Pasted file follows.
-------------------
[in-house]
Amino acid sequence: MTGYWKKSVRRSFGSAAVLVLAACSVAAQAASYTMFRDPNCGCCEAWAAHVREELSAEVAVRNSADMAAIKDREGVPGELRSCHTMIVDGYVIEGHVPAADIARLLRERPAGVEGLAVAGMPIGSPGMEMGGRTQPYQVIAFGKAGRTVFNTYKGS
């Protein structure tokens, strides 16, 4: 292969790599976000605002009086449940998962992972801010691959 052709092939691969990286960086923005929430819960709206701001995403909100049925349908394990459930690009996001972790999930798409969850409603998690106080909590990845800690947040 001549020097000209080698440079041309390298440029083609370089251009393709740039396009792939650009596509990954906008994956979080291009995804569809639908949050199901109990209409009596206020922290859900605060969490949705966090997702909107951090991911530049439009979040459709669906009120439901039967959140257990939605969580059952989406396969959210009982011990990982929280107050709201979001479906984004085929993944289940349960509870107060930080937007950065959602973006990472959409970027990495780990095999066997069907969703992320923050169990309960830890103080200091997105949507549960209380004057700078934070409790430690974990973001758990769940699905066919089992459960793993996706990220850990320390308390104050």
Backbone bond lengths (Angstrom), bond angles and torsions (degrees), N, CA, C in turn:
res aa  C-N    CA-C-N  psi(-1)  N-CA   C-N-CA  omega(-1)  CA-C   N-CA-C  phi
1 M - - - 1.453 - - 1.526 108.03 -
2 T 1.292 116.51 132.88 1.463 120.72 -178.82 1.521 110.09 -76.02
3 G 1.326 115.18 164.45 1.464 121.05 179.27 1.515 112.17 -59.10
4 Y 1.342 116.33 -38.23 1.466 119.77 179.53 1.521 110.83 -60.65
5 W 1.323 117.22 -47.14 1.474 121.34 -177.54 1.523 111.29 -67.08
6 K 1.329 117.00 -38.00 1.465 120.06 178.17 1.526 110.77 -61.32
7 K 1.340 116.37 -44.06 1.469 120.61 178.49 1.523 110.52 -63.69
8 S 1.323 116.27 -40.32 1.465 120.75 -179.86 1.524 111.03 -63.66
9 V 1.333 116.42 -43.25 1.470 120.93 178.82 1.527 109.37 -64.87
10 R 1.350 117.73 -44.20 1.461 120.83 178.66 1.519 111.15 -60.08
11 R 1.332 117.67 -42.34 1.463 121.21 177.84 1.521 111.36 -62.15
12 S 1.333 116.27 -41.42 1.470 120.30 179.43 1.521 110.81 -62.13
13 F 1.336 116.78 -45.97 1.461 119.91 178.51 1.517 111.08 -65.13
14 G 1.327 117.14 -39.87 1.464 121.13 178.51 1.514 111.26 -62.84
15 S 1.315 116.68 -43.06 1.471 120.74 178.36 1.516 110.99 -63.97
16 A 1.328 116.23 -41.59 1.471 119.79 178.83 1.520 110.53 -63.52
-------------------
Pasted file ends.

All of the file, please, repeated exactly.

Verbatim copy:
[in-house]
Amino acid sequence: MTGYWKKSVRRSFGSAAVLVLAACSVAAQAASYTMFRDPNCGCCEAWAAHVREELSAEVAVRNSADMAAIKDREGVPGELRSCHTMIVDGYVIEGHVPAADIARLLRERPAGVEGLAVAGMPIGSPGMEMGGRTQPYQVIAFGKAGRTVFNTYKGS
């Protein structure tokens, strides 16, 4: 292969790599976000605002009086449940998962992972801010691959 052709092939691969990286960086923005929430819960709206701001995403909100049925349908394990459930690009996001972790999930798409969850409603998690106080909590990845800690947040 001549020097000209080698440079041309390298440029083609370089251009393709740039396009792939650009596509990954906008994956979080291009995804569809639908949050199901109990209409009596206020922290859900605060969490949705966090997702909107951090991911530049439009979040459709669906009120439901039967959140257990939605969580059952989406396969959210009982011990990982929280107050709201979001479906984004085929993944289940349960509870107060930080937007950065959602973006990472959409970027990495780990095999066997069907969703992320923050169990309960830890103080200091997105949507549960209380004057700078934070409790430690974990973001758990769940699905066919089992459960793993996706990220850990320390308390104050």
Backbone bond lengths (Angstrom), bond angles and torsions (degrees), N, CA, C in turn:
res aa  C-N    CA-C-N  psi(-1)  N-CA   C-N-CA  omega(-1)  CA-C   N-CA-C  phi
1 M - - - 1.453 - - 1.526 108.03 -
2 T 1.292 116.51 132.88 1.463 120.72 -178.82 1.521 110.09 -76.02
3 G 1.326 115.18 164.45 1.464 121.05 179.27 1.515 112.17 -59.10
4 Y 1.342 116.33 -38.23 1.466 119.77 179.53 1.521 110.83 -60.65
5 W 1.323 117.22 -47.14 1.474 121.34 -177.54 1.523 111.29 -67.08
6 K 1.329 117.00 -38.00 1.465 120.06 178.17 1.526 110.77 -61.32
7 K 1.340 116.37 -44.06 1.469 120.61 178.49 1.523 110.52 -63.69
8 S 1.323 116.27 -40.32 1.465 120.75 -179.86 1.524 111.03 -63.66
9 V 1.333 116.42 -43.25 1.470 120.93 178.82 1.527 109.37 -64.87
10 R 1.350 117.73 -44.20 1.461 120.83 178.66 1.519 111.15 -60.08
11 R 1.332 117.67 -42.34 1.463 121.21 177.84 1.521 111.36 -62.15
12 S 1.333 116.27 -41.42 1.470 120.30 179.43 1.521 110.81 -62.13
13 F 1.336 116.78 -45.97 1.461 119.91 178.51 1.517 111.08 -65.13
14 G 1.327 117.14 -39.87 1.464 121.13 178.51 1.514 111.26 -62.84
15 S 1.315 116.68 -43.06 1.471 120.74 178.36 1.516 110.99 -63.97
16 A 1.328 116.23 -41.59 1.471 119.79 178.83 1.520 110.53 -63.52